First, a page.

Photo: Bob Maplestone leads in BAL opening fixture of 1969 from Ray Roseman and teammate Bernie Plain
Tributes have poured in from former Welsh and Cardiff teammates.
- Close friend Mike Delaney said: “This is devastating news. I spoke to him a few days ago and whilst obviously unwell, he seemed in good spirits.” The former British team manager continued: “He had been unwell for some time, but seemed to be coping well.”
- Former triple Welsh record holder, Bernie Plain said: “Despite being team-mates we always had a friendly rivalry, especially before the amalgamation, as he was a member of Roath Harriers and I was Birchgrove.” This has come as a tremendous shock.”
- Another to add his sadness was former Welsh 3,000m steeplechase record holder Bernie Hayward: “I spent a year in Seattle with Bob lecturing at his College where he was Professor of Mechanical Engineering. We were team-mates at the 1970 Commonwealth Games and at many British League matches. He will be sorely missed.”
Bob was a relative late starter in athletics in the mid-1960s, but still made the Welsh team for those 1970 Edinburgh Games. However, he didn’t run well and failed to make the final of the 1,500m. Bitterly disappointed, he decided to take up a college place in the US, and almost immediately made his mark. In fact, he ran so well he was a candidate to make the US team for the 1972 Munich Olympics after finishing third in the US championships 1500m with a Welsh record 3 mins 39.7 secs. The time was so good that it was almost a UK record as it was just adrift of Peter Stewart’s record of 3:39.0 set in 1970. Bob’s 1500m time is still good enough, after almost half a century, to place just outside the UK top 10 in 2019, and is still fast enough to have won the Welsh 1500 title in the 51 years the event has been held - that’s how good he was.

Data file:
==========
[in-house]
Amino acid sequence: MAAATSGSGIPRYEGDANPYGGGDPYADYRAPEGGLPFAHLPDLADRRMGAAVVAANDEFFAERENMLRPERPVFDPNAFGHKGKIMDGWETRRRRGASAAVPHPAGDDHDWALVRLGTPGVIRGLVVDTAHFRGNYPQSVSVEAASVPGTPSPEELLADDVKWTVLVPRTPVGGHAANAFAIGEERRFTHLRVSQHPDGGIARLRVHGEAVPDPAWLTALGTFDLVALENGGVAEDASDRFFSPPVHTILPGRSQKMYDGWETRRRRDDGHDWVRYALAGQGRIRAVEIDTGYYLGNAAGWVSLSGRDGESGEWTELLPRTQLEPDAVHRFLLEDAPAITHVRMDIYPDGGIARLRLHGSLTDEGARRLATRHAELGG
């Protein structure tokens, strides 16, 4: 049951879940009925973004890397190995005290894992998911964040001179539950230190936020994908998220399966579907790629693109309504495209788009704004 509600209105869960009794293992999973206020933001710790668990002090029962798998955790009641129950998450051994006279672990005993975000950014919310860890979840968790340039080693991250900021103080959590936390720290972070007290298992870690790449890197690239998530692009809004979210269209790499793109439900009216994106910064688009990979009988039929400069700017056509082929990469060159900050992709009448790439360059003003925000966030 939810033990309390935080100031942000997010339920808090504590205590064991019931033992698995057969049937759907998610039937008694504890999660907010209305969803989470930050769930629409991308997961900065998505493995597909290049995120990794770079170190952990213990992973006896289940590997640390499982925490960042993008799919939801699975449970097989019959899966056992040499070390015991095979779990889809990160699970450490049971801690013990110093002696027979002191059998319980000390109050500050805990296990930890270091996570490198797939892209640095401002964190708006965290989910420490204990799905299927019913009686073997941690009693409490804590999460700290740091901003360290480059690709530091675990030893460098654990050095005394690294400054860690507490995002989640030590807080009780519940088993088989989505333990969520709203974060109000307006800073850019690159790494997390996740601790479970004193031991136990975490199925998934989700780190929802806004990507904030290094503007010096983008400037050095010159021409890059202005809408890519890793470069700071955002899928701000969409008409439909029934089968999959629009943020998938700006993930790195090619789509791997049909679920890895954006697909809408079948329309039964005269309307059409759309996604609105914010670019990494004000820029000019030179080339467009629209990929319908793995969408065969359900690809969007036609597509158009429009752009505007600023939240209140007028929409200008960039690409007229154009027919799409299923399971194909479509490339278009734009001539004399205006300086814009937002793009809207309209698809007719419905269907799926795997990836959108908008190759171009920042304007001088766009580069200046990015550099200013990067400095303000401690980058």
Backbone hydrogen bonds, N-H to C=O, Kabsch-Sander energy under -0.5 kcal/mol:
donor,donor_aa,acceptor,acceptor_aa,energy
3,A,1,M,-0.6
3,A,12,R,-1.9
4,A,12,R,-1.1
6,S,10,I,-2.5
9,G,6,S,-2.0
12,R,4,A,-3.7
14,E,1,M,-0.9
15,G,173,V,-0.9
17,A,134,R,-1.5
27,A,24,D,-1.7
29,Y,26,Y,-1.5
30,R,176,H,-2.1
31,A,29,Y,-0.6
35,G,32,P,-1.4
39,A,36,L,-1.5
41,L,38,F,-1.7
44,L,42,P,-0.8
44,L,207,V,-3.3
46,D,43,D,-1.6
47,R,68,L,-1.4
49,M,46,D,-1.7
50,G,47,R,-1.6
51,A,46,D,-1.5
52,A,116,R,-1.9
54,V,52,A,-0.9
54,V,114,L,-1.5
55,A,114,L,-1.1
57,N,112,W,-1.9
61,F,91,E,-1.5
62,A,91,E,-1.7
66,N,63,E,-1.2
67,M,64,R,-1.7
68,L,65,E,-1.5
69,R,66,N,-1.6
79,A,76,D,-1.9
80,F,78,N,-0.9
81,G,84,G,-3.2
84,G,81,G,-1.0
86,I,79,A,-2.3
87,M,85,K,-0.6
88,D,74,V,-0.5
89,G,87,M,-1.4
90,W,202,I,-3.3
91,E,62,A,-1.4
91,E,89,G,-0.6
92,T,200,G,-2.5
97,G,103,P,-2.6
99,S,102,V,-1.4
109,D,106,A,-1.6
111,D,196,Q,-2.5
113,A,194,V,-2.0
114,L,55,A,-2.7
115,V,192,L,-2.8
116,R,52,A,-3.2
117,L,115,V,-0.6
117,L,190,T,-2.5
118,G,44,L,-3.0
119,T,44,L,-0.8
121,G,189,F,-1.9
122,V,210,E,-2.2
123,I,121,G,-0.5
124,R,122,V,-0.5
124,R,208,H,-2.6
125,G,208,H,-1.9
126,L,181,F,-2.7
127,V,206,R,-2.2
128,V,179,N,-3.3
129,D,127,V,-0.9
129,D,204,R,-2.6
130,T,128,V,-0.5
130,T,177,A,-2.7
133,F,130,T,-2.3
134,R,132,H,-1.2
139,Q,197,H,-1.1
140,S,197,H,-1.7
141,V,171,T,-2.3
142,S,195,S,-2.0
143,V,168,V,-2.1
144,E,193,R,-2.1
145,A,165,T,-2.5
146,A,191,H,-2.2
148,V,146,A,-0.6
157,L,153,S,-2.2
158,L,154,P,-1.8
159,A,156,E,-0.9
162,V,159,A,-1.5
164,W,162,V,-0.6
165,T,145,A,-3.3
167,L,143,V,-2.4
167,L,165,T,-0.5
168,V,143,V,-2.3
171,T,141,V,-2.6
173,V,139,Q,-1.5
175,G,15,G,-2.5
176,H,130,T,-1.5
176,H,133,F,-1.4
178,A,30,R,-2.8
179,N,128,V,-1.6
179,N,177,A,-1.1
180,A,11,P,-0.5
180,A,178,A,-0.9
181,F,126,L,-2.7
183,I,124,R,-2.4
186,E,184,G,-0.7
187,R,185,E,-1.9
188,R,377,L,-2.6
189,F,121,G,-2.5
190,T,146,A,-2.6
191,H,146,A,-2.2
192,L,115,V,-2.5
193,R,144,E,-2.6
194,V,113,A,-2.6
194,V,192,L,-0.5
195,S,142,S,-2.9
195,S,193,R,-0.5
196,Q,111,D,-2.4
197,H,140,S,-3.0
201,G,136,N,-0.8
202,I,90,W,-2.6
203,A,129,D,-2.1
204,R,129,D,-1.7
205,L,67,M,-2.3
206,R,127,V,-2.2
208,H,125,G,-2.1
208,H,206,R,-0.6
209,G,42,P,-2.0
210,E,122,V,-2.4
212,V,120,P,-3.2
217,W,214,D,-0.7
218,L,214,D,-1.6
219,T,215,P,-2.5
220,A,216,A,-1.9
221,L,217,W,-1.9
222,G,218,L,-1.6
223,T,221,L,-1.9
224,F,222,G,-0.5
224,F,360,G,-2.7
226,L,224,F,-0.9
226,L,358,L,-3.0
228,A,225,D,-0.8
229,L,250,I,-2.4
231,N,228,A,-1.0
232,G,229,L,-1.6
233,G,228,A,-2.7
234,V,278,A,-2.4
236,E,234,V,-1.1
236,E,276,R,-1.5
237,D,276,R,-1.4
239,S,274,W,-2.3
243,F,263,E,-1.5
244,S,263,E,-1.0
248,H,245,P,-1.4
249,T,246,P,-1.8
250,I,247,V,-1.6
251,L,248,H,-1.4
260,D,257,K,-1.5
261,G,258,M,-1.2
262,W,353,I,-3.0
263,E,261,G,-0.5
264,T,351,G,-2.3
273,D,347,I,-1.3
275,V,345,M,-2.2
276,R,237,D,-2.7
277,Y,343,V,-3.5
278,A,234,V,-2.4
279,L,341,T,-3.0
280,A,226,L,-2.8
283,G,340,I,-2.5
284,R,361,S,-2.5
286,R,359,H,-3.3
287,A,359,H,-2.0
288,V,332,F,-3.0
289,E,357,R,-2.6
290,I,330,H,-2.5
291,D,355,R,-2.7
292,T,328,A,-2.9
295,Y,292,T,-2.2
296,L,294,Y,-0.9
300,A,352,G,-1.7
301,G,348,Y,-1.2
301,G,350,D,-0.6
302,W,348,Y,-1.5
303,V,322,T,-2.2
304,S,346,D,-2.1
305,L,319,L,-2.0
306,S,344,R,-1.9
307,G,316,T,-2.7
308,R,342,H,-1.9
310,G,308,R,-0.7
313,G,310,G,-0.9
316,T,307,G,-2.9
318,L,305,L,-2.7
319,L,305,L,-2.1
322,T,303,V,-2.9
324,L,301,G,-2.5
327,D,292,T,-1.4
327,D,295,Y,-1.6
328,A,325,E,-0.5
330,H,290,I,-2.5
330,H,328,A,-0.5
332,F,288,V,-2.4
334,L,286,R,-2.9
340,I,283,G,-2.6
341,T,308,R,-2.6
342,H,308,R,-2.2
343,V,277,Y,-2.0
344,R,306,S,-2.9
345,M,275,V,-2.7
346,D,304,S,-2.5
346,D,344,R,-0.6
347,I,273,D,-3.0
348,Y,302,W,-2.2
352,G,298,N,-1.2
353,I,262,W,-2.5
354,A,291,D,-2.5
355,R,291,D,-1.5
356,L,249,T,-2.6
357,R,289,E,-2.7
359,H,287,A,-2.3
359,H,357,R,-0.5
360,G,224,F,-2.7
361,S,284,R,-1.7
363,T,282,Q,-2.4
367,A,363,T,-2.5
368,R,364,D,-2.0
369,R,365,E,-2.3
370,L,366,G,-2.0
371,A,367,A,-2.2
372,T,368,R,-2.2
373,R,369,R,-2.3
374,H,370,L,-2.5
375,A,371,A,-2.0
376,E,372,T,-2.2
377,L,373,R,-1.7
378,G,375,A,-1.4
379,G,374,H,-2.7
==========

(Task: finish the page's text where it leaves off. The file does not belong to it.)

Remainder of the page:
He dipped under 4 minutes for the mile on three occasions, finishing with a best of 3 mins 58.5 in 1973 when finishing second in the NAIA championships in Arkansas to Tommy Fulton, who won with 3:57.9. Munich Olympic 800m silver medallist Mike Boit was third in 4:00.3. Bob’s 3:58.5 is still amongst the fastest times run by a Welshman after almost half a century and stood as the Welsh record until Neil Horsfield set the present day record of 3:54.39 in 1986. On going to the US on the last day of August in 1970, he firstly studied at Eastern Washington University, some 300 miles east of Seattle. He later went to Oregon State University to earn his Master’s degree in industrial engineering. He returned on many occasions to run for Cardiff in the British League, but he eventually became a US citizen and lived in the Seattle area for almost 50 years.
But Bob never forgot his Welsh and Cardiff roots. When I went to see him in Seattle a few years ago I took Cardiff folk-singer Frank Hennessey’s CD “Cardiff after Dark.” His partner Carol told me a couple of weeks later that he played it non-stop in his car for the next fortnight!
Everyone in Welsh athletics sends their condolences to Carol and Bob’s children and grandchildren.